}
      }
    }
...

Since the Azure Linux Custom Script extension prints a lot of diagnostics details about what it is doing, we need to at least make sure that our sensitive data, especially the Service Principal’s password is NOT included in that diagnostics logs to keep it protected (well… as good as possible:)). Therefore the commandToExecute-setting is put into the protectedSettings-section which is NOT disclosed in any diagnostics-logs from the Custom Script Extension.

Important Note: On the Azure Quickstarts Template Gallery are many templates that are using the custom script extension version 1.2. For having the commandToExecute-setting in the protectedSettings-section, you have to use a newer version. For me, the latest version 1.5 at the time of writing the post worked. With the previous versions it just didn’t call the script.

Step #4: Trying it out…

Before you can try things out, there’s one thing you need to prepare: create the storage account and upload the readmeta.sh-script into that account (argh, next time I just write the scripts to clone my GitHub-repository:)). To make it easy, I created a script called deploy.sh with 10 parameters that does everything:

  1. Create the Resource group
  2. Create the storage account
  3. Upload the script to the storage account
  4. Update the parameters in azuredeploy.parameters.json to reflect your service principal attributes
  5. Start the deployment with the template and the updated template parameters.

And while trying I thought the 10 parameters make it flexible, but it’s still a hard start if you’d love to just quickly try this. So I created another bash-script called getstarted.sh. That asks you for all the data interactively and calls the createsp.sh and deploy.sh scripts based on the input you interactively entered. Just like below:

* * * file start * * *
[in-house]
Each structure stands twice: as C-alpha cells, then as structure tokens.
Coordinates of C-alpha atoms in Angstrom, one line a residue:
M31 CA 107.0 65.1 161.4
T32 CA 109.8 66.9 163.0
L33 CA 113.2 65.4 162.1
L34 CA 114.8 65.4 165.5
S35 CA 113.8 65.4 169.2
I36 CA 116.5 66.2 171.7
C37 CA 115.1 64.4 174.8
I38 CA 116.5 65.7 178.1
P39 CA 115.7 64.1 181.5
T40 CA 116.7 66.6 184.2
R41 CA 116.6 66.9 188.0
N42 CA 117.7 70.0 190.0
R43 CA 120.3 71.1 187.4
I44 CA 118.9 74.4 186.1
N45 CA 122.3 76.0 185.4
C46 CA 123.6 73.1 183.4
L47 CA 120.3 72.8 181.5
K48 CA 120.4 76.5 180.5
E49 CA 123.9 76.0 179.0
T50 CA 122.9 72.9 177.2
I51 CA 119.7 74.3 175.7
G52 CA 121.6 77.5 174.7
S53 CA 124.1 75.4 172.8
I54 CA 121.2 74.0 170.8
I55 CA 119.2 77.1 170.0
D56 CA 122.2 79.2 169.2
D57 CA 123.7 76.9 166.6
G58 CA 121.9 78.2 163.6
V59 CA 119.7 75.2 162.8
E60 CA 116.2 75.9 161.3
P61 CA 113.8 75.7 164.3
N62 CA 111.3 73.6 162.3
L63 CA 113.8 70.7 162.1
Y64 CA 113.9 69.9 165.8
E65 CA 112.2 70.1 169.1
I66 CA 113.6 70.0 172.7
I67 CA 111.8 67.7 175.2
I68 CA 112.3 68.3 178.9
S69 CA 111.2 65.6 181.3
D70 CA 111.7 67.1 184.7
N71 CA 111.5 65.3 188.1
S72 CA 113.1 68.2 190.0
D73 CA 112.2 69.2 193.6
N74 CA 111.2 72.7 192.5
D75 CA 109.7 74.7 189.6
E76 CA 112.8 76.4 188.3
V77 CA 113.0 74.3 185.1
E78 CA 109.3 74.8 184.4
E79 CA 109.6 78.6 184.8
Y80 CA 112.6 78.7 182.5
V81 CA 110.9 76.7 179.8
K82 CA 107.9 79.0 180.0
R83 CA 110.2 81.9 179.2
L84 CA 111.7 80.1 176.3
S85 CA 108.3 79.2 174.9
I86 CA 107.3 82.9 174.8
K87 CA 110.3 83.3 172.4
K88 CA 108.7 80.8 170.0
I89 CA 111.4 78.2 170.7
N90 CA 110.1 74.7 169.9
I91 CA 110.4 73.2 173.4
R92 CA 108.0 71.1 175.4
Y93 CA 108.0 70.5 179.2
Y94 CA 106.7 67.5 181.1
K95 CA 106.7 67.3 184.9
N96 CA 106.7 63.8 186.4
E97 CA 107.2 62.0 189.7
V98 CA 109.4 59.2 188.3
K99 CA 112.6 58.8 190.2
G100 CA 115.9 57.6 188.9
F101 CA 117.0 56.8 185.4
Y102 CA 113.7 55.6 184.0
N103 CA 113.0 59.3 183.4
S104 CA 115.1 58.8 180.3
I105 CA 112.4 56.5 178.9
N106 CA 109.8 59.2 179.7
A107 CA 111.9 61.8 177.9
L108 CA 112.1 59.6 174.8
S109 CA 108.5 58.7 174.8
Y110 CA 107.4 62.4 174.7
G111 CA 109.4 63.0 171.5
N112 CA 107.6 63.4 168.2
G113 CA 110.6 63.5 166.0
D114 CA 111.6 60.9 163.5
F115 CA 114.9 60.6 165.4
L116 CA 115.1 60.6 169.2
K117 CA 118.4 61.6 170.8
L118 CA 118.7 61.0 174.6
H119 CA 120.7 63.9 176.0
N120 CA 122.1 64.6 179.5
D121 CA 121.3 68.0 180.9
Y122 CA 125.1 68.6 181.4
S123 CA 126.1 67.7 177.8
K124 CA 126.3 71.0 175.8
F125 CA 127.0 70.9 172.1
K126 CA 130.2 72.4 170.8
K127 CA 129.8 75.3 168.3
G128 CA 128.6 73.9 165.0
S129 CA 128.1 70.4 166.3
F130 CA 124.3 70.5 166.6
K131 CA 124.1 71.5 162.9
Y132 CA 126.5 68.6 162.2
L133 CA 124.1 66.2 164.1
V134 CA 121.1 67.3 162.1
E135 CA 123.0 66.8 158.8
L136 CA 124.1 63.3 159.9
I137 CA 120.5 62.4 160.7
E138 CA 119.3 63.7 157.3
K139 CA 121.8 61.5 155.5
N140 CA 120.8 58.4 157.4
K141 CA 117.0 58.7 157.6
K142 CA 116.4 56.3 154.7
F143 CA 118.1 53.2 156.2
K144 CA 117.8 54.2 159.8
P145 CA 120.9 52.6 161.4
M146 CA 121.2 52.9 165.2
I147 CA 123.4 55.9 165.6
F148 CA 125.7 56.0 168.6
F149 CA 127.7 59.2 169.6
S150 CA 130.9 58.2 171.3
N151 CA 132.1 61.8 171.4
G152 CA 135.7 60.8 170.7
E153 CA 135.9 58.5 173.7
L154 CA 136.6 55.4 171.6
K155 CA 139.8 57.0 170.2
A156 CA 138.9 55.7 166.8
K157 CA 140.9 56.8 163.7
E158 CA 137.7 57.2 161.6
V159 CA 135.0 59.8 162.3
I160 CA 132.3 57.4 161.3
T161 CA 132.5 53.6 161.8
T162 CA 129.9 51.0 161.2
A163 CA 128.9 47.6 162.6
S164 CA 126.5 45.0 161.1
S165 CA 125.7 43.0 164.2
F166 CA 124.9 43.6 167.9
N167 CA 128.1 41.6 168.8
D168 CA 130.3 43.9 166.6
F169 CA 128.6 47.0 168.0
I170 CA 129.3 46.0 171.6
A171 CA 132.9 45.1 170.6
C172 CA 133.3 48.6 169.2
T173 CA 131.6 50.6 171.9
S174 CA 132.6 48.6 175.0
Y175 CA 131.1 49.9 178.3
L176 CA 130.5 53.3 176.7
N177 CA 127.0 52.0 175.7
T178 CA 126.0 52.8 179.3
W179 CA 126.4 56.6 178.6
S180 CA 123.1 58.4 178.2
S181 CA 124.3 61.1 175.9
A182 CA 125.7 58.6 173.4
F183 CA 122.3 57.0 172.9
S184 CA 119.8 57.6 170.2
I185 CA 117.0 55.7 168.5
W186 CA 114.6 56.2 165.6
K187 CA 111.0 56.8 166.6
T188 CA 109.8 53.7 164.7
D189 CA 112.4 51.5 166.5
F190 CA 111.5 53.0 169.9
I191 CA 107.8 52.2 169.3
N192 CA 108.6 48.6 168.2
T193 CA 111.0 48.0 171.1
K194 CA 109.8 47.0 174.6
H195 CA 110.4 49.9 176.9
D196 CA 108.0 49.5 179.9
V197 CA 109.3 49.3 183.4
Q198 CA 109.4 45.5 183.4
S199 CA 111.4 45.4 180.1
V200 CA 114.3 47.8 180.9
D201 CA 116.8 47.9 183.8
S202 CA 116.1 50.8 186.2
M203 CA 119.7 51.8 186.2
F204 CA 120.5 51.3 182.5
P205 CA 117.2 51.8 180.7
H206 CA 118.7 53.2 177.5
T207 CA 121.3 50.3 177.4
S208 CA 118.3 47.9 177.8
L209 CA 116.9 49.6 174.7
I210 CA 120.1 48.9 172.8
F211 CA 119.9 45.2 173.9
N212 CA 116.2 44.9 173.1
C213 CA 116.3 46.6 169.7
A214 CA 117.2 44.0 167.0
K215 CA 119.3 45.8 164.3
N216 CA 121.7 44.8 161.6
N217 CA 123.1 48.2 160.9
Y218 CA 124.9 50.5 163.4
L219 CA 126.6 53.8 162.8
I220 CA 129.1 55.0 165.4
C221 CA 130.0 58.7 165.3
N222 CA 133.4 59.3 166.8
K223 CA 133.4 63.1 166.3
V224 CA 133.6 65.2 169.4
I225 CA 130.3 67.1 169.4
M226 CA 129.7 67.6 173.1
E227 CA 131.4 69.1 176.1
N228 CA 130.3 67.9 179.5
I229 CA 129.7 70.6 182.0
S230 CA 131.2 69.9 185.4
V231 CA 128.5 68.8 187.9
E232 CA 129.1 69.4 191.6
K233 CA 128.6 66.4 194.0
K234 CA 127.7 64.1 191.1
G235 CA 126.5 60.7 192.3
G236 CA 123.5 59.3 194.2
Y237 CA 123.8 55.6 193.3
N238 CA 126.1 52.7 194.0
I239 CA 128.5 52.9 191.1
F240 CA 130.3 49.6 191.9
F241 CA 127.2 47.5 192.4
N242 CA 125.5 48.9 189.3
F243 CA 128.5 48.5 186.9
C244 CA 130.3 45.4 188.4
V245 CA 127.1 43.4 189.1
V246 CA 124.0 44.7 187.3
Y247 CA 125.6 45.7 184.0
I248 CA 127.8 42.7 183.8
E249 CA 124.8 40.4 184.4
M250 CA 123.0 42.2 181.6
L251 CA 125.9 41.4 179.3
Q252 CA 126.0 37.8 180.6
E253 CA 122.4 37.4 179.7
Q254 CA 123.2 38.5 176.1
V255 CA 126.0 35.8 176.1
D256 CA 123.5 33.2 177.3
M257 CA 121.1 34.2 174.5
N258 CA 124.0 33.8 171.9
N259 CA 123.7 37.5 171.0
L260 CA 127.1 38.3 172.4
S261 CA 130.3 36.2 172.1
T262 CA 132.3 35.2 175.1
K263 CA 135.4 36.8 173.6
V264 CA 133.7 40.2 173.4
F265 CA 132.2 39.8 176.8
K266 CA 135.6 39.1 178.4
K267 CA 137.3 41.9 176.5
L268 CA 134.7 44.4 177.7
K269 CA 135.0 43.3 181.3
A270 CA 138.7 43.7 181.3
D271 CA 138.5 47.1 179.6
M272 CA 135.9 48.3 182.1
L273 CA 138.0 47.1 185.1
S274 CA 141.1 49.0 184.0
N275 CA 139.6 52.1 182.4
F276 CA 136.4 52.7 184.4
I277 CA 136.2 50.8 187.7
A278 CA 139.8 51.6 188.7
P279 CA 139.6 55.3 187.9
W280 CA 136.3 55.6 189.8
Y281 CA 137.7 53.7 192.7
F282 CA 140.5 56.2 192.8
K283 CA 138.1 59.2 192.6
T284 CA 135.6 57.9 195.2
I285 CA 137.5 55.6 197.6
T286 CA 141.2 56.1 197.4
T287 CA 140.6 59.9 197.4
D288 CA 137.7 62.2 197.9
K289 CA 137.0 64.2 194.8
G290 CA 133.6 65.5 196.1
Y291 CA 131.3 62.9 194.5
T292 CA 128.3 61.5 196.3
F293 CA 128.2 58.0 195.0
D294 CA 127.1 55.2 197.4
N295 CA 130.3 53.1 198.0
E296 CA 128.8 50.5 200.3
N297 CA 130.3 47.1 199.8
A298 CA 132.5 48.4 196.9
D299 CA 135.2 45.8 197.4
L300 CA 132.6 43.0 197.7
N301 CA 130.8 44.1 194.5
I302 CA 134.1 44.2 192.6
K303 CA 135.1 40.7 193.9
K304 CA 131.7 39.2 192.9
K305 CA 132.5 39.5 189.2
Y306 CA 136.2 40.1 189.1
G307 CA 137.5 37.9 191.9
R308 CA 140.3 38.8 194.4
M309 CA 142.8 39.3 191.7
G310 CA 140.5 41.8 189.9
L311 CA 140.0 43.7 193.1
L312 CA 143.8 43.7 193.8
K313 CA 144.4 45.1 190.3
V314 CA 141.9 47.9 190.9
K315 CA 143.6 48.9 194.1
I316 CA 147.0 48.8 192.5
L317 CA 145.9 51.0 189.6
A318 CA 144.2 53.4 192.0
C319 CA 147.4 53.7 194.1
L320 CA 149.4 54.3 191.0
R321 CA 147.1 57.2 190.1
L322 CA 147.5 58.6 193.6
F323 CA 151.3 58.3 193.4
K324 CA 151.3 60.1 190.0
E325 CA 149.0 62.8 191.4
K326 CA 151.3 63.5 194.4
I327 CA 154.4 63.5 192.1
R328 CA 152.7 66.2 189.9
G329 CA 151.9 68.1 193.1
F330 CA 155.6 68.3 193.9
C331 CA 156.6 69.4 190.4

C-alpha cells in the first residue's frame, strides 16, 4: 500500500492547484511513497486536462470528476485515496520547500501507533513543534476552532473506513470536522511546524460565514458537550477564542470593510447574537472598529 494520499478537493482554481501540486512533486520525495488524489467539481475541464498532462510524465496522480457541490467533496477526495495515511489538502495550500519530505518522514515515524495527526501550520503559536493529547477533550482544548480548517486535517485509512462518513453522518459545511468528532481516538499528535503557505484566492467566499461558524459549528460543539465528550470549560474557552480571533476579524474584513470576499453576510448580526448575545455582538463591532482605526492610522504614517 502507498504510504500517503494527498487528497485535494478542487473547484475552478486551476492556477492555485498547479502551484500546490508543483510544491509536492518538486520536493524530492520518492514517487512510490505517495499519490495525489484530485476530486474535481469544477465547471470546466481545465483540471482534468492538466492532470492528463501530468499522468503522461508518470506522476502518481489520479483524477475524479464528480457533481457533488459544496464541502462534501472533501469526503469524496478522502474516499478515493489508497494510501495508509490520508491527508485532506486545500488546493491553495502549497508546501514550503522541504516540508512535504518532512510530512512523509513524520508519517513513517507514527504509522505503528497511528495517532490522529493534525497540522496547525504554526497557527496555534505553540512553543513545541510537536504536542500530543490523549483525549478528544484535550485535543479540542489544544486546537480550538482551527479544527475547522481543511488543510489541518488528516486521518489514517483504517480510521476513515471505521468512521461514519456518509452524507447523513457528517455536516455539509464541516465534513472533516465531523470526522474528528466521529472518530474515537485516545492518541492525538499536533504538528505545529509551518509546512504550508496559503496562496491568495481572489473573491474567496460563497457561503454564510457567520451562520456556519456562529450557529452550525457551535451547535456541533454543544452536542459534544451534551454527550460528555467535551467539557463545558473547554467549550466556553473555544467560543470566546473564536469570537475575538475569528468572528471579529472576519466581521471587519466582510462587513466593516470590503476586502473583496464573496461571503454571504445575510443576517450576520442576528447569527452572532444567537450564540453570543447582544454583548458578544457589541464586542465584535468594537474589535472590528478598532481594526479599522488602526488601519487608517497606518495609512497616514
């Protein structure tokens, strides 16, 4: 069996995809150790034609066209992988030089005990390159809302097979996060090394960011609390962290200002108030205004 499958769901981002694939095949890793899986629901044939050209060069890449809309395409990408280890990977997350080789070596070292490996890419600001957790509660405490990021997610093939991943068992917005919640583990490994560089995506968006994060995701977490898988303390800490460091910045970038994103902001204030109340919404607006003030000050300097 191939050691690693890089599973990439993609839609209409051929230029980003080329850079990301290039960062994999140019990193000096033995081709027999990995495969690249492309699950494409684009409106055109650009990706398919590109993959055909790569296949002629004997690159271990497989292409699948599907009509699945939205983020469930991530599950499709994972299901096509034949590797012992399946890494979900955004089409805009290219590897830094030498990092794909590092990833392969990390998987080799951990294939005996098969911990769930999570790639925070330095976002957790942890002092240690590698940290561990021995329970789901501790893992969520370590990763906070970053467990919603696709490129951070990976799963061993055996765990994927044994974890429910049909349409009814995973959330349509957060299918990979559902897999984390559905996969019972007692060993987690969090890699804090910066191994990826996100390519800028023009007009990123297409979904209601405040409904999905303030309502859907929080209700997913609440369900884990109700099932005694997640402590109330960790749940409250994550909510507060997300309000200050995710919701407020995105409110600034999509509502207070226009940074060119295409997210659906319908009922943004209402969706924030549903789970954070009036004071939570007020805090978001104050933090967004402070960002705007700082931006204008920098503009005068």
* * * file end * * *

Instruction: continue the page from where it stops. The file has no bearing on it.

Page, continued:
Getting Started

Final Words

With this in place, you have a solution that allows you to do both, reading instance metadata of the VM in which your software runs and also (with the right permissions set on the Service Principal) modify aspects of the VM through Azure Resource Manager APIs or Command Line Interfaces.

Sure, this reads like a complex, long thing. It would be much easer for Instance Metadata if you could do it without authentication and Service Principals. All I can say is that this will change and will become easier. But for now, that’s a solution and I hope I provide you with valuable assets that make the story less complex for you to achieve this goal!

And even when we have a simpler solution for instance metadata available in Azure, the content above shows you some advanced scripting concepts of which I hope you can learn from. The coolest thing of it: since Windows 10 Anniversary Update you can run all of the above on both, Windows and Ubuntu Linux, BECAUSE all is written as Bash scripts.

For me the nice side-effect of this was experiencing, how mature the Linux Subsystem for Windows seems to be. What really surprised me is, that I even can run Node Version Manager and build-essential on it (I even tried compiling v5 of my Node.JS version using it and it ran through and works).

Anyways – if you have any questions, reach out to me on Twitter.